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Child and Dependent Care Tax Credit

Child and Dependent Care Tax Credit

Caring for children or dependent adults is one of the biggest monthly expenses many families face. But without primary care, parents may be unable to leave home to earn a living or go to school.

The internal revenue service child and dependent care tax credit provide a tax credit of up to 35% of the expenses you pay someone to care for your children or adults dependent.

However, several rules and exceptions make the tax credit a little more complicated than it appears.


What is the worth of the child and dependents' care credit?

As of 2020 tax year, which you will file in 2021, the tax credit for child care and dependents varies from 20% to 35% of child care expenses up to $3,000 for a dependent or $ 6,000 for two or more dependents. Any child you claim must be under the age of 13.

The credit starts at 35% of adjusted gross income (AGI) up to $ 15,000, then gradually decreases by 1% as income increases to $ 43,000, in which case your tax credit is 20%.


How to be eligible for the child and dependent care credit

You must have a child or dependent adult who cannot be alone while you are working, looking for work, or going to school full time because that person cannot take care of themselves. You must also have earned income in the tax year from employment or self-employment.

If you are married, your spouse must work, actively searching for work, or attending school, and therefore be unable to stay at home and take care of your children. Your spouse must also have earned income, but there is an exception if your spouse is disabled and unable to care for someone else. You cannot claim if you file as married filing separately, except in certain exceptional circumstances.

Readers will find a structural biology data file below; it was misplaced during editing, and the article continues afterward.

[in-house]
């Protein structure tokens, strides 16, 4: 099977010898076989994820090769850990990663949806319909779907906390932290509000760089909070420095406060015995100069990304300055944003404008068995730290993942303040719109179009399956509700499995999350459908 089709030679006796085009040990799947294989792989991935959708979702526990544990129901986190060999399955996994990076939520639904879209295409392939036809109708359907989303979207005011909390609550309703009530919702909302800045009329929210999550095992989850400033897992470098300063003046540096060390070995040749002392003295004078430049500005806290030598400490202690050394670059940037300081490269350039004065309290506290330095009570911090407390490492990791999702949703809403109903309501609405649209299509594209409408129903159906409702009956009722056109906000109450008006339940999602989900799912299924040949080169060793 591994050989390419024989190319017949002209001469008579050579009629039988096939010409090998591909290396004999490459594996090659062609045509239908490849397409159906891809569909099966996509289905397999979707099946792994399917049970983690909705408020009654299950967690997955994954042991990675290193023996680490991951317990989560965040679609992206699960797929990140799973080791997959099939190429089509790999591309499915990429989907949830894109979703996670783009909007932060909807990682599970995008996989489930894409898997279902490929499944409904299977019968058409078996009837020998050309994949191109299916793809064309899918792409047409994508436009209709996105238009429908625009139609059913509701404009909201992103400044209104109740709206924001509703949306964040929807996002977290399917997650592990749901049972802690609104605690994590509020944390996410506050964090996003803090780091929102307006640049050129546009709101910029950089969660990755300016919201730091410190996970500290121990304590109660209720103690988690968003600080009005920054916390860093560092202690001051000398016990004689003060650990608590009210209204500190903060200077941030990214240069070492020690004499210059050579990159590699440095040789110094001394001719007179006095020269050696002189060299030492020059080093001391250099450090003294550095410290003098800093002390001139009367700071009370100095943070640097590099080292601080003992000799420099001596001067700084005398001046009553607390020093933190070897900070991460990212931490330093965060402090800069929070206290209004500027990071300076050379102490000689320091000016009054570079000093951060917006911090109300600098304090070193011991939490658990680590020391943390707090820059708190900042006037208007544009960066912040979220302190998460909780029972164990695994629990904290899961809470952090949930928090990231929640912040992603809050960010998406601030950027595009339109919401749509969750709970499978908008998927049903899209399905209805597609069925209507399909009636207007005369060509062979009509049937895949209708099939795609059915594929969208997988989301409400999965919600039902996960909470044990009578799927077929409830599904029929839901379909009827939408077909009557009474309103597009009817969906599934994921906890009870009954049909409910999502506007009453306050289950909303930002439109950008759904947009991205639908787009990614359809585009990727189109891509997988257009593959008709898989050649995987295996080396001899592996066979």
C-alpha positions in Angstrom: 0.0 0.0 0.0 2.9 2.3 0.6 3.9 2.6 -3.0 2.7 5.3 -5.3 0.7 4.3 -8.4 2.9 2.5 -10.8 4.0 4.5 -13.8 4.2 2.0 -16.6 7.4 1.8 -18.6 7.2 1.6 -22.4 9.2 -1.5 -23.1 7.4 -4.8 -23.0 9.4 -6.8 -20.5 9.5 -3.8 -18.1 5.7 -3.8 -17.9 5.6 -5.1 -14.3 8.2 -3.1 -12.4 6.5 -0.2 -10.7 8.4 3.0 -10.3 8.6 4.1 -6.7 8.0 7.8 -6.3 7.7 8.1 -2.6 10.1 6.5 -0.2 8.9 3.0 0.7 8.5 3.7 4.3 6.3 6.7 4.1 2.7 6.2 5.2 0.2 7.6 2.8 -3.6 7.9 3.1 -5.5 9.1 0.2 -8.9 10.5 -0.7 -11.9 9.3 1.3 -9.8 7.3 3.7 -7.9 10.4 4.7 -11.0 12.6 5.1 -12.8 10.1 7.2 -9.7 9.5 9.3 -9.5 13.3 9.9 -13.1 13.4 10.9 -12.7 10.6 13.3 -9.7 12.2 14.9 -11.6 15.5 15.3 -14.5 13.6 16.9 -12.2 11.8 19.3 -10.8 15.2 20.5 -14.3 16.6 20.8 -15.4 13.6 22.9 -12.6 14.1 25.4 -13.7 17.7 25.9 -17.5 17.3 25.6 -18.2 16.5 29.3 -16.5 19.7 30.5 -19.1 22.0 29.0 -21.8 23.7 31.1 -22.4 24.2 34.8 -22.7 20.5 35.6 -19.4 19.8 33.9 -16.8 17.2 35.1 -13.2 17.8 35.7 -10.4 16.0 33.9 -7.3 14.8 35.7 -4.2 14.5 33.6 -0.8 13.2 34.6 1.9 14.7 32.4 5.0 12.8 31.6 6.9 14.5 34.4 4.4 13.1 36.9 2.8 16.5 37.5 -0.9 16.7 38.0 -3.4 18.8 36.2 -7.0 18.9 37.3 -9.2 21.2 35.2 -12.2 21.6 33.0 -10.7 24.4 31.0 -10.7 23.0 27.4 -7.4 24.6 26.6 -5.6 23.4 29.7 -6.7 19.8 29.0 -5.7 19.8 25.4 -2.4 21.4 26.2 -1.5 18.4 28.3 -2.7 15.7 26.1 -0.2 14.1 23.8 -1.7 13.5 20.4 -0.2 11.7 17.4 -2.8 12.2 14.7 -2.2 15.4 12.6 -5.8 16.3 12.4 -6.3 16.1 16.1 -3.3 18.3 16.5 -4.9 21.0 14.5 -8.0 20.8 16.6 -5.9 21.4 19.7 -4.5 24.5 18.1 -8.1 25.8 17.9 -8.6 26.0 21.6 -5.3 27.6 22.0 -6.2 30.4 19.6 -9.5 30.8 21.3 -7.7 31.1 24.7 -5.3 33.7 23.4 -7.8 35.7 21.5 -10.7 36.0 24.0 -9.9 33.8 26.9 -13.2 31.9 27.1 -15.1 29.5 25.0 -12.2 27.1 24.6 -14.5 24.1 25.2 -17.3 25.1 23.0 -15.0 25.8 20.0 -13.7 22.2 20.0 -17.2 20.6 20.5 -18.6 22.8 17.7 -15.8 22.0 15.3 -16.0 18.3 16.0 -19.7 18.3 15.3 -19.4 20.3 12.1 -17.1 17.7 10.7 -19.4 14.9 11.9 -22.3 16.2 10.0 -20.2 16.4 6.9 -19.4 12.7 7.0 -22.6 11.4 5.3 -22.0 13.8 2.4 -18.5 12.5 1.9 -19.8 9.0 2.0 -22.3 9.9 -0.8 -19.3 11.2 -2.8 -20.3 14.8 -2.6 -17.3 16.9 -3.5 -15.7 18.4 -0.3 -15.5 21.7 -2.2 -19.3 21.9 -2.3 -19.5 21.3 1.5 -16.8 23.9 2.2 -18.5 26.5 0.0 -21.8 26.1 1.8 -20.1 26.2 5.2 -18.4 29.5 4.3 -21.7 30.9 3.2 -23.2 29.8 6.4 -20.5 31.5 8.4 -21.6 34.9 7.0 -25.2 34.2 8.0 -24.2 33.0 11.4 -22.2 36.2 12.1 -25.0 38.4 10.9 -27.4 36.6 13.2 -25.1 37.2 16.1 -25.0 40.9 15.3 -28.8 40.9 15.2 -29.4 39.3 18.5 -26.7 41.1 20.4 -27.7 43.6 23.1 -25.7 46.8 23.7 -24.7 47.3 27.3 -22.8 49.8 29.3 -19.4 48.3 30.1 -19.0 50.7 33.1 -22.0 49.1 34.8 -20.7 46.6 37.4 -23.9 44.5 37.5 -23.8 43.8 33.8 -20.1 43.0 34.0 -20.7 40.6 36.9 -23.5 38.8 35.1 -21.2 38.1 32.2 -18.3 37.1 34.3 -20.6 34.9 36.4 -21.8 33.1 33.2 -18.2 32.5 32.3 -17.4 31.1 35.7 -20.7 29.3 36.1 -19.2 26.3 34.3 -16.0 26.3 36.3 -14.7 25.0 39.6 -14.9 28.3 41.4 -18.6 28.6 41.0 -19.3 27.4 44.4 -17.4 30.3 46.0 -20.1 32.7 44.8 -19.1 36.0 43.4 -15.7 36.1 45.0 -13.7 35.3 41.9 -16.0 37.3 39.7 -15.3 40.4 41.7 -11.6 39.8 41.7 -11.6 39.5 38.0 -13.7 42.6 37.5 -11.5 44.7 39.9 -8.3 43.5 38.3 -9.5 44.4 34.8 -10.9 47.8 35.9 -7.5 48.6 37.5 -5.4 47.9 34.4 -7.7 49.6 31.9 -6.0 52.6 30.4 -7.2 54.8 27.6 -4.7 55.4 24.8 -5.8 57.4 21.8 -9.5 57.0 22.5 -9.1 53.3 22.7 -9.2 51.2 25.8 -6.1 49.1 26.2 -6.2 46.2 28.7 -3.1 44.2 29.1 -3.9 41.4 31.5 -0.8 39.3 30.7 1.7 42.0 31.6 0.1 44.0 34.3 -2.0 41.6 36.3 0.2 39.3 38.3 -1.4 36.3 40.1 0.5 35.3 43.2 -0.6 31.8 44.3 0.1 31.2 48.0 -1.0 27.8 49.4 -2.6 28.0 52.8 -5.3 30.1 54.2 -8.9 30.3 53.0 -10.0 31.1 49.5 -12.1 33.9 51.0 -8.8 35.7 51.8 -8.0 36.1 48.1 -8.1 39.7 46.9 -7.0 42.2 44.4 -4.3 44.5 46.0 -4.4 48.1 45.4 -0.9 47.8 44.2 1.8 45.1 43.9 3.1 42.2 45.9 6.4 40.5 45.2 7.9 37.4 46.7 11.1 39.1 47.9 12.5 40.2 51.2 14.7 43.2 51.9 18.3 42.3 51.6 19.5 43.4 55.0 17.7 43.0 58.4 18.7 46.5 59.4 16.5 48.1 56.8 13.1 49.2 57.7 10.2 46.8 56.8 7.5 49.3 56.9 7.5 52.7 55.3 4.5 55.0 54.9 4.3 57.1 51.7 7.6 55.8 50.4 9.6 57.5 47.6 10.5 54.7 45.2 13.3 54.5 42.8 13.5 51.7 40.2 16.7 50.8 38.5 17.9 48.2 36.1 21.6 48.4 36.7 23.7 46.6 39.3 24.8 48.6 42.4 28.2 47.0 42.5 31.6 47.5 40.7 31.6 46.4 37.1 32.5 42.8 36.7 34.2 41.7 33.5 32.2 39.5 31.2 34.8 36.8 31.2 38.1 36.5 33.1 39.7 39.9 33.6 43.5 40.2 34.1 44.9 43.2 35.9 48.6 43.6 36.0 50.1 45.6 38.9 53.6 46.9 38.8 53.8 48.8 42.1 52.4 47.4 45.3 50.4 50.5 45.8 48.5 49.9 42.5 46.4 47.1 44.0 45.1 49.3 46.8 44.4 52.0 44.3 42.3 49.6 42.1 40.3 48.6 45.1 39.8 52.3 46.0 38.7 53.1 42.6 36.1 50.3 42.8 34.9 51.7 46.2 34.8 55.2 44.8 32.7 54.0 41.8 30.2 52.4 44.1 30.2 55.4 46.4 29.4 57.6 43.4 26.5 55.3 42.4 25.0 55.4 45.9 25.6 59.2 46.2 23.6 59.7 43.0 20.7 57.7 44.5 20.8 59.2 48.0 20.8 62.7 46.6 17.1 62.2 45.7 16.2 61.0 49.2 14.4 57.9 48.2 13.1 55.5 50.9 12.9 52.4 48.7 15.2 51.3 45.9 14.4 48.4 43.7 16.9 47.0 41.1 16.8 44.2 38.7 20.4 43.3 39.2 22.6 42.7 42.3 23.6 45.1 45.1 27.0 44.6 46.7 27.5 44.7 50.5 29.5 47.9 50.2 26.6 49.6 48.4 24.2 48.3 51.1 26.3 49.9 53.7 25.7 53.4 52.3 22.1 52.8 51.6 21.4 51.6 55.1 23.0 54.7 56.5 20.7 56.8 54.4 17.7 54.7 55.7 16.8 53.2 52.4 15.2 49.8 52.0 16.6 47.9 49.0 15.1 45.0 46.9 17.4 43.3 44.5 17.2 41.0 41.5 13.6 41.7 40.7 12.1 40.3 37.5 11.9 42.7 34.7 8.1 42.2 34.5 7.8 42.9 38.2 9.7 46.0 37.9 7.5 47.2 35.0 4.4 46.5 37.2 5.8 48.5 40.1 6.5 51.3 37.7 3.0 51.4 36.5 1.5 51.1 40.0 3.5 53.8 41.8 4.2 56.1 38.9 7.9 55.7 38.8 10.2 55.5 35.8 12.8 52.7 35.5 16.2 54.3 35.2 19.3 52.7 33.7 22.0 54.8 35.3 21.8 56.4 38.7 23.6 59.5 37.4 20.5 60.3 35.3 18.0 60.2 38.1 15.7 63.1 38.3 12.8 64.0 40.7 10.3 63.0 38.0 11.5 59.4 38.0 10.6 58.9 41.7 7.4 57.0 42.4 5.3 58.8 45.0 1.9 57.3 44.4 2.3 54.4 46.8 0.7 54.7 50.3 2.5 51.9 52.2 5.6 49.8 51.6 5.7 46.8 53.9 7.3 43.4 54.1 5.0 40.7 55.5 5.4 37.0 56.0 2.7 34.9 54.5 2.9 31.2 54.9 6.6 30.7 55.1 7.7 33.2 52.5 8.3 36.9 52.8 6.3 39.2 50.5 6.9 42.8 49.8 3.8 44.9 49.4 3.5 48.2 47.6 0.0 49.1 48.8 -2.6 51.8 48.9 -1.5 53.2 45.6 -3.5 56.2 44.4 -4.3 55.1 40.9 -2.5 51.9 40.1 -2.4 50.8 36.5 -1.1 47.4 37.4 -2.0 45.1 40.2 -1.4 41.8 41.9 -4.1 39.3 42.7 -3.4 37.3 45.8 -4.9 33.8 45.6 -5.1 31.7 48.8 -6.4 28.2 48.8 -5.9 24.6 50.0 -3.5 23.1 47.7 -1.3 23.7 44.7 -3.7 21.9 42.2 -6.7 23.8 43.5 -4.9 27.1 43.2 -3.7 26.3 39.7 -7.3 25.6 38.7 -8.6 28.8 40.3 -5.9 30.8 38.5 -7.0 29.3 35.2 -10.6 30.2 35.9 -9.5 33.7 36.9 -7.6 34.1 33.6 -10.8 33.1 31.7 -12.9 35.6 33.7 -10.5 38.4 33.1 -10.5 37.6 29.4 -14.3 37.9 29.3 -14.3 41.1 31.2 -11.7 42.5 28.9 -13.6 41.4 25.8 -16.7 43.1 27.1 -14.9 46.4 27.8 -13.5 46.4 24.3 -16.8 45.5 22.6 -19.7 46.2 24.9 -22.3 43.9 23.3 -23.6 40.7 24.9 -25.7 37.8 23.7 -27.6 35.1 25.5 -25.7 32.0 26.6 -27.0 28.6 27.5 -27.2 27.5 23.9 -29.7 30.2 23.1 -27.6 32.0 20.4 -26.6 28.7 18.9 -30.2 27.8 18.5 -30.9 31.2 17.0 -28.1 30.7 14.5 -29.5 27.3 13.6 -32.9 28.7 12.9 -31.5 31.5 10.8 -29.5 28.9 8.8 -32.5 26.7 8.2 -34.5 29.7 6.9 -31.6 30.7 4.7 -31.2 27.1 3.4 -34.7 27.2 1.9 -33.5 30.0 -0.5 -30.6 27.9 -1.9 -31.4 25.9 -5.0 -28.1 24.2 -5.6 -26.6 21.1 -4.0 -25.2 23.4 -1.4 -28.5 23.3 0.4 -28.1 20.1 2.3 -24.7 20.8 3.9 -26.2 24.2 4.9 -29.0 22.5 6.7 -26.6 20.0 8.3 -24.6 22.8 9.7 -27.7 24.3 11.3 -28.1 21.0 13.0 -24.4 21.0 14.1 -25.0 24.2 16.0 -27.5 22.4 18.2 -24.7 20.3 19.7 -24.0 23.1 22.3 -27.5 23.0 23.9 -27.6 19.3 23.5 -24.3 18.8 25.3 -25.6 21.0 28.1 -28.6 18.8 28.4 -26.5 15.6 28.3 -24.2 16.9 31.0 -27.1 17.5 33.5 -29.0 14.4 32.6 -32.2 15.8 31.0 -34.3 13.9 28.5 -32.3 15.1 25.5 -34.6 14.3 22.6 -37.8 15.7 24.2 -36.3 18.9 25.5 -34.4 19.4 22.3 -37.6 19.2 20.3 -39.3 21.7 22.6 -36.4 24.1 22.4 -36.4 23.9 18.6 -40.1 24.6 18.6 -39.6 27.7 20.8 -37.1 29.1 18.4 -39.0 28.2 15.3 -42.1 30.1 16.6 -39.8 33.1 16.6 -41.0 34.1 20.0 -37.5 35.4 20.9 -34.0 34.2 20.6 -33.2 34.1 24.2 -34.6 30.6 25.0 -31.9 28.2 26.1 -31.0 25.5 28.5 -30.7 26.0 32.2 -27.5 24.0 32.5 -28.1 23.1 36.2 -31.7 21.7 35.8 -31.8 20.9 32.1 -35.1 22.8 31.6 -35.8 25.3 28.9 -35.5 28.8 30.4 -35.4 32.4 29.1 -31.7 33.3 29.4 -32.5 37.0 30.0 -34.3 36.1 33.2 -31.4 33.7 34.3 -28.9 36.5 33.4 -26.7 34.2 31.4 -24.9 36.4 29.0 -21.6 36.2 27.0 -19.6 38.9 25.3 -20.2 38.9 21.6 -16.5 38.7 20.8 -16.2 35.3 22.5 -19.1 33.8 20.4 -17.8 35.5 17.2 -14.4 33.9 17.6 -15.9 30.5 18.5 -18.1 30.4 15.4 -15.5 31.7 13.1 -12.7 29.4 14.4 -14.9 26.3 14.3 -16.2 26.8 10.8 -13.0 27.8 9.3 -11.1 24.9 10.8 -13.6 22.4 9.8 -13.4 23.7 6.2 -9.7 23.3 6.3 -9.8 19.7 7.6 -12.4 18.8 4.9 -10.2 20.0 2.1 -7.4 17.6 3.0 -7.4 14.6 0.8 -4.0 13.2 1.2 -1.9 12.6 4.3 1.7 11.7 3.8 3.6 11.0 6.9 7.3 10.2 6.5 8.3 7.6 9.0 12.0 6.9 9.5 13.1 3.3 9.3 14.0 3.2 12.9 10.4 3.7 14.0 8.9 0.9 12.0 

You can get child care and dependent credits, even if your employer subsidizes costs or provides care.


Rules for your qualified dependents

Your child must be under 13 or, if over 13, physically or mentally unable to take care of themselves. You can claim adult care expenses for dependents 13 years of age or older or for your spouse if they cannot physically or mentally take care of themselves.

If you are married, but you live apart from your spouse, you can apply for child care or adult care for someone who has lived with you for at least six months. To be eligible, you must pay more than half the cost of maintaining your home.

Sometimes separated or divorced parents agree to allow the non-custodial parent to declare their child as dependent on the tax return. If you do not claim your child as a dependent and they live with you more nights during the year than the non-custodial parent, and you paid for child care, you can claim the credit.

Dependent adults are eligible if they have lived with you for more than six months and are "physically or mentally unable to take care of themselves."

The IRS defines people who cannot take care of themselves physically or mentally as "people unable to dress, clean, or eat due to physical or mental problems" and those who need constant attention because they risk injuring themselves.


Rules for Qualified Child Care Providers

If you pay child care expenses to a dependent who cares for your children, you will not be able to claim these expenses. For example, you cannot claim payments from your dependent daughter to care for your brother. However, the tax code permits you to claim expenses if you do not declare your daughter as a dependent, and she is 19 years of age or older—at the end of the year.

Regardless of your spouse's age, the IRS will not allow you to claim a tax credit for money you pay to your spouse to take care of a qualifying child. You cannot claim payment if your caregiver is a family member or dependent, and the child you are caring for is under 13.

Summer camps are qualified providers if they specialize in one activity (e.g., IT or football), but night camps are not eligible.


Summary

  • In most cases, the credit is for the care of dependent children under 13 and adults who cannot care for themselves.

  • The applicable percentage depends on the AGI.

  • The Child and Dependent Care Tax Credit percentage ranges from 20% to 35% of the amount spent on child care, up to the limit of $ 3,000 or $ 6,000.

  • There is no limit on what you can earn and qualify, but the percentage decreases by 1% as your income increases.


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